How to Handle Finances With Your Boomerang Kid

Boomerang Generation: a young man in his twenties sits on his parents doorstep having moved back home after graduating, UK
Jeff Gilbert/Alamy

The surge in adults returning to live with their parents after college and beyond is taking a significant bite out of those parents' finances. According to the Pew Research Center, the number of adults ages 25 to 34 living with their parents or grandparents rose from 11 percent in 1980 to 23.6 percent in 2012.

Many recent college grads and young adults are living at home for the most obvious reason: because they are unemployed. Financial experts warn parents against derailing their retirement plans by helping their adult kids too much, but they say their clients run the gamut from being too lenient on their kids to too strict. Here are their suggestions for how to balance the desire to help your kids get started in life with concern for your own financial well-being.

On the Job Hunt

The overarching rule parents should follow for college kids returning home is that they are not running a retirement home for people in their 20s, says Ric Runestad, owner of Runestad Financial in Fort Wayne, Indiana. If the kids graduated from college, they should be either working full time or looking for full-time work, he says.

%VIRTUAL-WSSCourseInline-899%"I see a lot of my clients letting their children who are just graduating college return to the household living absolutely free," says Joe Dadich, owner of Dadich & Associates in Troy, Michigan. "I understand the parents' compassion and wanting to be there to help them get on their feet; however, it is imperative that a plan is put in place."

At the opposite end of the spectrum, Dadich had a client with a son who lost his job. The father wouldn't let him move back in until he got his finances straightened out. "The son ended up having to move to another state to find a job, and since then a rift has formed between the father and son," says Dadich. "This could have been easily avoided if an arrangement would have been made for the son to contribute to the household."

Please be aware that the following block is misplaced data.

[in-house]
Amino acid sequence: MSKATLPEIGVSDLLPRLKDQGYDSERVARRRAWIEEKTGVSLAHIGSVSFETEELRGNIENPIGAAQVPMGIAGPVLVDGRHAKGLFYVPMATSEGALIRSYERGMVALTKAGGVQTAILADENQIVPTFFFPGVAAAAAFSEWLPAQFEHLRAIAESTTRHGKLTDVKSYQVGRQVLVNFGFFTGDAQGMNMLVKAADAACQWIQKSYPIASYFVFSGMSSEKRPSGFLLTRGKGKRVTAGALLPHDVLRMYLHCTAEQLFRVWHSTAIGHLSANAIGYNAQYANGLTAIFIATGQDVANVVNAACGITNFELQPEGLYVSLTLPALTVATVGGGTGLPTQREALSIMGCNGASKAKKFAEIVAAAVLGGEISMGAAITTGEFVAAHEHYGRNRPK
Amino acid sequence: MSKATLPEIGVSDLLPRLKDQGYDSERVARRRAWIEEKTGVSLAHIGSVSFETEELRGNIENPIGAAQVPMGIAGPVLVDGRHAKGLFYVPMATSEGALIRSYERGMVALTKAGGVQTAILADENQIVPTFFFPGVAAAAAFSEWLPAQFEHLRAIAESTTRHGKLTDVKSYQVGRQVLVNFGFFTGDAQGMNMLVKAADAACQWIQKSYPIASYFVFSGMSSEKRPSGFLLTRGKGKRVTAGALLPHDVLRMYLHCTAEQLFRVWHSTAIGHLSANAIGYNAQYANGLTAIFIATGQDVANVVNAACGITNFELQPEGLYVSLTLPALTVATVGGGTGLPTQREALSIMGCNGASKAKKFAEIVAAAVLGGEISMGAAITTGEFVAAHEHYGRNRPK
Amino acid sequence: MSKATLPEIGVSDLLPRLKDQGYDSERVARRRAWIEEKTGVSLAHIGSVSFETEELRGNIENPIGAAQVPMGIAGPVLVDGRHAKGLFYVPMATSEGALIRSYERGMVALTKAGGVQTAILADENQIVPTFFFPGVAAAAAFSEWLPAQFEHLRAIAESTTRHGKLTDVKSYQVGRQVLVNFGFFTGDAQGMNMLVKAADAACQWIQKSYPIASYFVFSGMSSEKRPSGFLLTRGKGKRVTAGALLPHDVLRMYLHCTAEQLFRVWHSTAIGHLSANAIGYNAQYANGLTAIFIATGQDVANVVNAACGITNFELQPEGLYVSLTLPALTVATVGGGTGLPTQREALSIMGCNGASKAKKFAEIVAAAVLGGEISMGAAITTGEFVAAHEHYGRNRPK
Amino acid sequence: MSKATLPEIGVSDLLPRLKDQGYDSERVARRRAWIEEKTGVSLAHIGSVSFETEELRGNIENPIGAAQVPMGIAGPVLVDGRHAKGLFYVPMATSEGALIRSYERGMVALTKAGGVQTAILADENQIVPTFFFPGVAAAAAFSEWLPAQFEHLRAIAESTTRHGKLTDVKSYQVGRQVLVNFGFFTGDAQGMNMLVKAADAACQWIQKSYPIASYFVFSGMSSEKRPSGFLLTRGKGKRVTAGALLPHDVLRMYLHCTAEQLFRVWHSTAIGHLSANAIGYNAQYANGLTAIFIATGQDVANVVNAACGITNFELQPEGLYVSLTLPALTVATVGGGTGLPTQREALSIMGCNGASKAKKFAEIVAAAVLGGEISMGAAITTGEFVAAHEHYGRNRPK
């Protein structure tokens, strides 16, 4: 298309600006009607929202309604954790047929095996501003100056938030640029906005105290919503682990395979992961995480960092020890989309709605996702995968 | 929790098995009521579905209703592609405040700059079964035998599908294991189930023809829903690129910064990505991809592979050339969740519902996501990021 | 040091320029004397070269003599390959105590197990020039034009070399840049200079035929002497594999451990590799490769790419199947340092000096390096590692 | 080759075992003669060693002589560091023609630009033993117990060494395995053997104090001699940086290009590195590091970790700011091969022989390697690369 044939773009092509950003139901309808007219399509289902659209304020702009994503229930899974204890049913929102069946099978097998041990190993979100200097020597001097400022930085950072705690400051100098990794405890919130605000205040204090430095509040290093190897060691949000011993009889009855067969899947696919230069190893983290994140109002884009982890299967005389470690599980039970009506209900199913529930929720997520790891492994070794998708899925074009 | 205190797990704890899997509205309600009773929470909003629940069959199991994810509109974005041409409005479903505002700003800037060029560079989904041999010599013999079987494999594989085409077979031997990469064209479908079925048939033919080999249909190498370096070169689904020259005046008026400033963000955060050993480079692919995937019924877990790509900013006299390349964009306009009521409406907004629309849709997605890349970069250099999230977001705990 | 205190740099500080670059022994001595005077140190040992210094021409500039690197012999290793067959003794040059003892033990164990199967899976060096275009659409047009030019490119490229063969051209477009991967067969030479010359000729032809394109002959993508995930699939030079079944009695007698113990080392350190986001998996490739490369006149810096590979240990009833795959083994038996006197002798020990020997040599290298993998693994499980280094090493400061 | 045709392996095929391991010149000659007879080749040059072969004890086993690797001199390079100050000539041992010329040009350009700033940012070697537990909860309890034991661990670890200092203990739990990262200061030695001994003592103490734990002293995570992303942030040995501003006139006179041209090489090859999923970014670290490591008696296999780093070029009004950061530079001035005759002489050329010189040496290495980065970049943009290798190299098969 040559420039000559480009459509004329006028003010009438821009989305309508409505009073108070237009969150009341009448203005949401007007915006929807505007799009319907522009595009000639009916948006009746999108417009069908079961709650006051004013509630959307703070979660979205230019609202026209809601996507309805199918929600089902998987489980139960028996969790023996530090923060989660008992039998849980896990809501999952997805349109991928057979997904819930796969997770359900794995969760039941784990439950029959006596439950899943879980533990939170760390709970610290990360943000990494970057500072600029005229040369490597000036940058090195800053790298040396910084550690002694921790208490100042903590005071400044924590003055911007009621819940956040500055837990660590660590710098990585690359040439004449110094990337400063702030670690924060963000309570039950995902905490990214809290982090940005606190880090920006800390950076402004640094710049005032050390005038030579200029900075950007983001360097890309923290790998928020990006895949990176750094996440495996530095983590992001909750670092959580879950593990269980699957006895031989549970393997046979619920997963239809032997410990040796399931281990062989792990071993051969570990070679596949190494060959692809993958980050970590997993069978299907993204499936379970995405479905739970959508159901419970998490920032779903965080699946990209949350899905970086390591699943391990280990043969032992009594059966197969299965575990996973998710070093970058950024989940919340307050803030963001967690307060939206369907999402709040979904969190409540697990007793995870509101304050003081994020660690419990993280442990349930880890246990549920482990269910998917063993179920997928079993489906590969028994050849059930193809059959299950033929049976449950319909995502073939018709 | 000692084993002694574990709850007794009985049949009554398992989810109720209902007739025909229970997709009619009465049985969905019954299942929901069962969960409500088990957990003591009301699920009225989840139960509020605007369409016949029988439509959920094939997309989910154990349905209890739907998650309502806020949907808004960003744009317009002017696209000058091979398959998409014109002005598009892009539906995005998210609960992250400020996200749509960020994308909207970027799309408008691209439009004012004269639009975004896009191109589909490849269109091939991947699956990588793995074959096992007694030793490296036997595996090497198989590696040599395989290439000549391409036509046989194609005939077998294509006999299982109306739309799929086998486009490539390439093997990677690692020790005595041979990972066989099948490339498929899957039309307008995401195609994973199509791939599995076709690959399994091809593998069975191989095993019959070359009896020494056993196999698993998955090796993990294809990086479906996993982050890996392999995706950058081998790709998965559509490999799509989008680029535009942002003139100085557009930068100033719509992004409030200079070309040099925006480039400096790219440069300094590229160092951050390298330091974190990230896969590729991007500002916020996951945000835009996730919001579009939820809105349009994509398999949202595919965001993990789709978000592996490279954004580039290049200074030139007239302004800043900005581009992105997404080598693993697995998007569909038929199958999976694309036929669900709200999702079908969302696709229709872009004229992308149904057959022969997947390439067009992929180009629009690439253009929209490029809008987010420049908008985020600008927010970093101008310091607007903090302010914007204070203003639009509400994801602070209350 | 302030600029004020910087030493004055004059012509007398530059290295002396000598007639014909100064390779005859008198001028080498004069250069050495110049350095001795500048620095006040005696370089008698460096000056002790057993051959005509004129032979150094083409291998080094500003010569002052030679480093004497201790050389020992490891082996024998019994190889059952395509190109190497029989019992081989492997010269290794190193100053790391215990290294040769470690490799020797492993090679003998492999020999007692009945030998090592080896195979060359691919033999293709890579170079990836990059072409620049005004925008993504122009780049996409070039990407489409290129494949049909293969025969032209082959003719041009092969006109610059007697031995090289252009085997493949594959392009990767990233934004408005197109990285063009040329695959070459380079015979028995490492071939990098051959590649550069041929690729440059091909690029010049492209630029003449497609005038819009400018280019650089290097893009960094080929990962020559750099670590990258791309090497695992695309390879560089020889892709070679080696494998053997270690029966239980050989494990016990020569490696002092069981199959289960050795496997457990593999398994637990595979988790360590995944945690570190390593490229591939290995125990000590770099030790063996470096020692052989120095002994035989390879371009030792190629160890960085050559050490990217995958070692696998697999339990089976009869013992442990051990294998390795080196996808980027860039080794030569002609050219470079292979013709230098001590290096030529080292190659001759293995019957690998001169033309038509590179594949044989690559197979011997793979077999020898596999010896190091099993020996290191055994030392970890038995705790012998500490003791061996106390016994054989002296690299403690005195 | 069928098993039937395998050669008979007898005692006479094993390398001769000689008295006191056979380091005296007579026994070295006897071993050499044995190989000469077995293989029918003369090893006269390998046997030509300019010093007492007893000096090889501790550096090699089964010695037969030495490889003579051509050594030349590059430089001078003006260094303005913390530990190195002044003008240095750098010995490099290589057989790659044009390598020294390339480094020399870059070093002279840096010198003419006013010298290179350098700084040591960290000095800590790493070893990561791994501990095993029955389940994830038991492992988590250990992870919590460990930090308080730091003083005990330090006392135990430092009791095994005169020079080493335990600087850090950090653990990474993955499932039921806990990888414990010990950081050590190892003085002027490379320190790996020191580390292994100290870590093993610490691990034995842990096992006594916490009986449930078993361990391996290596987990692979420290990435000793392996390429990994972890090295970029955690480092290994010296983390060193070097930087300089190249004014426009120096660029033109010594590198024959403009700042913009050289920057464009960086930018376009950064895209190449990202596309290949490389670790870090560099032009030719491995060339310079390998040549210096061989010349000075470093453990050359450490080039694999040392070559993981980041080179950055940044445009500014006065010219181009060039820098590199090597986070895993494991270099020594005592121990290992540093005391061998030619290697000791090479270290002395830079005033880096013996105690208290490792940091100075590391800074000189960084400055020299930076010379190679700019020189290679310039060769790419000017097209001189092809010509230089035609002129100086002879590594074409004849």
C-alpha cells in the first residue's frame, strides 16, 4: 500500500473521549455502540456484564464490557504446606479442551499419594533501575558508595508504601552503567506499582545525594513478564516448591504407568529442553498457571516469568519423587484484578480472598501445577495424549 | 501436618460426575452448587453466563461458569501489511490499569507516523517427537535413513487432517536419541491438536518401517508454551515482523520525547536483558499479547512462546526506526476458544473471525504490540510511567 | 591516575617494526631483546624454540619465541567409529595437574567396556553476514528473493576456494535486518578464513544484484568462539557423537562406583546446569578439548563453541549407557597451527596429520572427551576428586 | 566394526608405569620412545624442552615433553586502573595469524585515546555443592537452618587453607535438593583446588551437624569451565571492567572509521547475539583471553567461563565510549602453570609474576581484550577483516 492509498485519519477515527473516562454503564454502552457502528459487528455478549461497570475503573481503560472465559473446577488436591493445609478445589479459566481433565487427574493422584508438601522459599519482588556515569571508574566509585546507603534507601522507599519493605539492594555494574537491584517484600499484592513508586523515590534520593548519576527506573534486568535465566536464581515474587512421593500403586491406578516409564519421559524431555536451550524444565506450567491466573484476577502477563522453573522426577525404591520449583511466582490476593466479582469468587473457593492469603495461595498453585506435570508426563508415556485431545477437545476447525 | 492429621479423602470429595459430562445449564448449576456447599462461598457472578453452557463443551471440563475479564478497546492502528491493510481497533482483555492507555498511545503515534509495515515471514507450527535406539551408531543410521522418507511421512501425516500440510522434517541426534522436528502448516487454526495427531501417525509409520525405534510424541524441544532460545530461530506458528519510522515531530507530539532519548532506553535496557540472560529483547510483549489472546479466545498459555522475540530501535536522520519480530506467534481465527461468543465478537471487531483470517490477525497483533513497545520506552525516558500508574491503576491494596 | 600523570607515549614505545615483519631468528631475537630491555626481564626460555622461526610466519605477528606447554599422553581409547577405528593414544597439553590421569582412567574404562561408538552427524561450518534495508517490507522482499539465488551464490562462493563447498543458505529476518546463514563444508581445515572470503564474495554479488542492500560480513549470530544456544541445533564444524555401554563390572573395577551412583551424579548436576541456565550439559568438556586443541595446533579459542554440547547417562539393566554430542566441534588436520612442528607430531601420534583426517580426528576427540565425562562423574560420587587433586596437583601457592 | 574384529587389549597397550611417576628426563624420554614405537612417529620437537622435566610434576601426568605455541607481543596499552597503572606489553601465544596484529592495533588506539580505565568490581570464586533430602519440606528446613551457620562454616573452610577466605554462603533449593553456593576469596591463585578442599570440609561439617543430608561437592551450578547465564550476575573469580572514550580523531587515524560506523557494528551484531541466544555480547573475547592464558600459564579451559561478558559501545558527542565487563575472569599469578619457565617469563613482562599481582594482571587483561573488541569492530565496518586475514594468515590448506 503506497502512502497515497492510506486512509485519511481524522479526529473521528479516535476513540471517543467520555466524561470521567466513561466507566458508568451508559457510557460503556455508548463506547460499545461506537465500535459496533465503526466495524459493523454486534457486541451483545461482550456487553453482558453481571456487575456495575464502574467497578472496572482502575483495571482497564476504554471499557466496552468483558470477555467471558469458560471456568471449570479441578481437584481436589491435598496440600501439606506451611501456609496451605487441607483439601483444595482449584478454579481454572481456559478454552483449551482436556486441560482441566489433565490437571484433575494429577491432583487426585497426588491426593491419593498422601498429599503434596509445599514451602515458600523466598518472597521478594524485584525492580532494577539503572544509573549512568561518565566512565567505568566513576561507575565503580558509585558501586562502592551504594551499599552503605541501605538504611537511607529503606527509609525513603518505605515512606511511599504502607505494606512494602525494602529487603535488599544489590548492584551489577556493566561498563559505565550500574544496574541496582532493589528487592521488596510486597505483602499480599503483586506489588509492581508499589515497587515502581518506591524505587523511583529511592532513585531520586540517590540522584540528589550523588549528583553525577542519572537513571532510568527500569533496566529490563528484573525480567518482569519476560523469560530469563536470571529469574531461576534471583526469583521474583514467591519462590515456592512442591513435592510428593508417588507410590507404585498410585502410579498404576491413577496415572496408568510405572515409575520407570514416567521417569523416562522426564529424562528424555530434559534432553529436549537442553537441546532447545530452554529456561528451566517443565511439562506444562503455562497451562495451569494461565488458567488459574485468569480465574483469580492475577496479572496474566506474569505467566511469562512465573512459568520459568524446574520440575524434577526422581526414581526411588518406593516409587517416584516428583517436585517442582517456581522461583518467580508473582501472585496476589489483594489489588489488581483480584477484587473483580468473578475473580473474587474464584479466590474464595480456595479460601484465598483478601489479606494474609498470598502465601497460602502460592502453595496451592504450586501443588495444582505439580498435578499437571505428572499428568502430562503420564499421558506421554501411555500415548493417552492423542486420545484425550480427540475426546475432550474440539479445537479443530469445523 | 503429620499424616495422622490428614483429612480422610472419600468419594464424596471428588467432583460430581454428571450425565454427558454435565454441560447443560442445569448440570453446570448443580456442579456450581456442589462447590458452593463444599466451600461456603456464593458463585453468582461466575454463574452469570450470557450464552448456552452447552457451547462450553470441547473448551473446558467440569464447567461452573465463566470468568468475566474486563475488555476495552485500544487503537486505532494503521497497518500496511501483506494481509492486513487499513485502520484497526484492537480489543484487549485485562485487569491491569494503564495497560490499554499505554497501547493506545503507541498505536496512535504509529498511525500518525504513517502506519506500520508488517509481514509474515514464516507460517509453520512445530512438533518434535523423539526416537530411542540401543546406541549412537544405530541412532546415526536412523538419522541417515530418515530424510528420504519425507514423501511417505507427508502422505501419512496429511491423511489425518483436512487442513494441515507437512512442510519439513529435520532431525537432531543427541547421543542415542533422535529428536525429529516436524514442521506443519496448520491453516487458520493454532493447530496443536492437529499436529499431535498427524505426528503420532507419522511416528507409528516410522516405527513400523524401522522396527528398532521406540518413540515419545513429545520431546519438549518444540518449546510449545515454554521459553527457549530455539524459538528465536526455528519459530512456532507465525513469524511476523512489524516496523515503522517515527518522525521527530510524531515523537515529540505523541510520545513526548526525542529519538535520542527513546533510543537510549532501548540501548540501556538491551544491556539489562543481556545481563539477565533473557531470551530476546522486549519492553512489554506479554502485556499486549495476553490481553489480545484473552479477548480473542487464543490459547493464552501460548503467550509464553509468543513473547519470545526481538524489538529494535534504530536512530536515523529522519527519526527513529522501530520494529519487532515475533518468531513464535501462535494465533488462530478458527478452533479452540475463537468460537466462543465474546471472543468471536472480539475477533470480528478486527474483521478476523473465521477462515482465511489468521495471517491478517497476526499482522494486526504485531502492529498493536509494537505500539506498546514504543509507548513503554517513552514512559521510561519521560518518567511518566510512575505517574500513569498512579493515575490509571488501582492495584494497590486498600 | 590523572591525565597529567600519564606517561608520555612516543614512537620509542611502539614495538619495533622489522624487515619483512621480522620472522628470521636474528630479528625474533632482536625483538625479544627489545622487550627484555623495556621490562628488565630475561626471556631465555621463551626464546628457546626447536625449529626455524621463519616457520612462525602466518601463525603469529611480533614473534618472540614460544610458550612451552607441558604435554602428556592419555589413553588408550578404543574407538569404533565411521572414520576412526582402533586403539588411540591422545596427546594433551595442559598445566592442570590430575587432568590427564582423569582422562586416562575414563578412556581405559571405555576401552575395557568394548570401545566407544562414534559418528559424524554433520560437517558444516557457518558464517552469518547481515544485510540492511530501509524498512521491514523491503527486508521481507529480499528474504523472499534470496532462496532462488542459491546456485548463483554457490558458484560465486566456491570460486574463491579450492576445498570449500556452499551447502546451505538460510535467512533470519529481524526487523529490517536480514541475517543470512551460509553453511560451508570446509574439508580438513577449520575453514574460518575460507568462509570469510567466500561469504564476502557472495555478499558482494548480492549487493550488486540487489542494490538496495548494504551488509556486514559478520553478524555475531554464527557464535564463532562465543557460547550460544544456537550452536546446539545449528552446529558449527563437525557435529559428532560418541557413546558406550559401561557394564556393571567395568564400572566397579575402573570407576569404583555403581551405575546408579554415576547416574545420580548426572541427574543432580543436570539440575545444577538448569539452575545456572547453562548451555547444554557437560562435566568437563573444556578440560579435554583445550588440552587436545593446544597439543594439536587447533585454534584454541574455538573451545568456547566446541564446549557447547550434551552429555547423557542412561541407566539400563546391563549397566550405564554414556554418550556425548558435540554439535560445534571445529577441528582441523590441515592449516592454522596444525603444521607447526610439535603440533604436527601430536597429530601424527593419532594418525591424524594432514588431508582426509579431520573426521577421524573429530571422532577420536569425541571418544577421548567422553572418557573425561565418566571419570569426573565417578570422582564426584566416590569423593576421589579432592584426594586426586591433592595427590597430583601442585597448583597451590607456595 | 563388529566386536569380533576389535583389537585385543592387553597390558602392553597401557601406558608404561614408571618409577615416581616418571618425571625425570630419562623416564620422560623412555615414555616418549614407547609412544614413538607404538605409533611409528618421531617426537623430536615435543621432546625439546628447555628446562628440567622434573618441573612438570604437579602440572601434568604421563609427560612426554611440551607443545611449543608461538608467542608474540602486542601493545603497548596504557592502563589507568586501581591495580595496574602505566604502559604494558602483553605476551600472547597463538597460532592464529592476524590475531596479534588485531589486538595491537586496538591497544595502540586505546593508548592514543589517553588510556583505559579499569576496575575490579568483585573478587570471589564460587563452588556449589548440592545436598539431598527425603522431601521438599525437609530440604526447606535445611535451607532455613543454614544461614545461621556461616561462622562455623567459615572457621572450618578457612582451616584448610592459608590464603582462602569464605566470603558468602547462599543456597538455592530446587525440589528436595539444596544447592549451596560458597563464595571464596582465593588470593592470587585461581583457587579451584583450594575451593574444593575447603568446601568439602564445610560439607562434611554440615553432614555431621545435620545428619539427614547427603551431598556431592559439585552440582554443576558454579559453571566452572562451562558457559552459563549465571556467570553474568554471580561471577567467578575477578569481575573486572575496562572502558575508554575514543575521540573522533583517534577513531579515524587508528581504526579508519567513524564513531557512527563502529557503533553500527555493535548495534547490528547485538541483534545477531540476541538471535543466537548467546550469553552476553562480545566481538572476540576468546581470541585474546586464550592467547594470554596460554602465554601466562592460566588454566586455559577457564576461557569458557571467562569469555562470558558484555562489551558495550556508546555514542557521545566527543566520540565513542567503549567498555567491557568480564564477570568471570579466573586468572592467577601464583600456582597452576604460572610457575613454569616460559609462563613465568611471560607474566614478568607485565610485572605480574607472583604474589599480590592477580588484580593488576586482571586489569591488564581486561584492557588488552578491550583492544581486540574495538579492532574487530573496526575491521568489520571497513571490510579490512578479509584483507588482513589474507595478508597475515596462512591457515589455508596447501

Spell It All Out

How should parents handle the financial expectations for the living arrangement? Bill Demaree, owner of Demaree Retirement Services in Indianapolis, says parents need to establish an agreement with their kids that leaves nothing to interpretation. "You need to specify a lease with an amount for rent, a percentage of the utilities and how long the child can stay in the house," says Demaree.

In addition, Runestad says he believes it's fine for parents to allow their kids to stay at home for a period even after the kids are employed to allow them time to build their savings. However, it's important for parents to collect rent. "This focuses your child's attention on the constant need to make their rent payments. A landlord doesn't care," says Runestad, about any extenuating circumstances that might arise. "They just want their rent money."

Runestad says that when he and his brothers graduated from college and returned home, his father raised their rent by a set amount per month until they moved out. "By creating leverage, our father helped instill a sense of urgency to [our moving out]," he says. "[Living at home] was a temporary privilege and not a permanent right."

Chores and Other Bills

Dan White, a certified financial planner with Dan White and Associates in Glen Mills, Pennsylvania, says kids should at least cover their own expenses, such as their car, auto insurance, and cell phone.

Dadich tells parents to make a two-year plan that includes financial responsibilities and a chore list. He recommends a payment plan based on a percentage of their income that they can contribute for rent, their cell phone bill, student loans, and other personal expenses. Since it's a percentage based on income, the amount can rise when their income does or fall if their income declines. "I think you need to make the adult child put some skin in the game to make sure they're truly invested in their future success," he says.

Runestad agrees that allowing boomerang kids to live at home can give them breathing room to get better established in life. "However, the parents need to protect against the safety net they provide becoming a hammock for their adult children," he says.

Michele Lerner is a Motley Fool contributing writer. Try any of our Foolish newsletter services free for 30 days.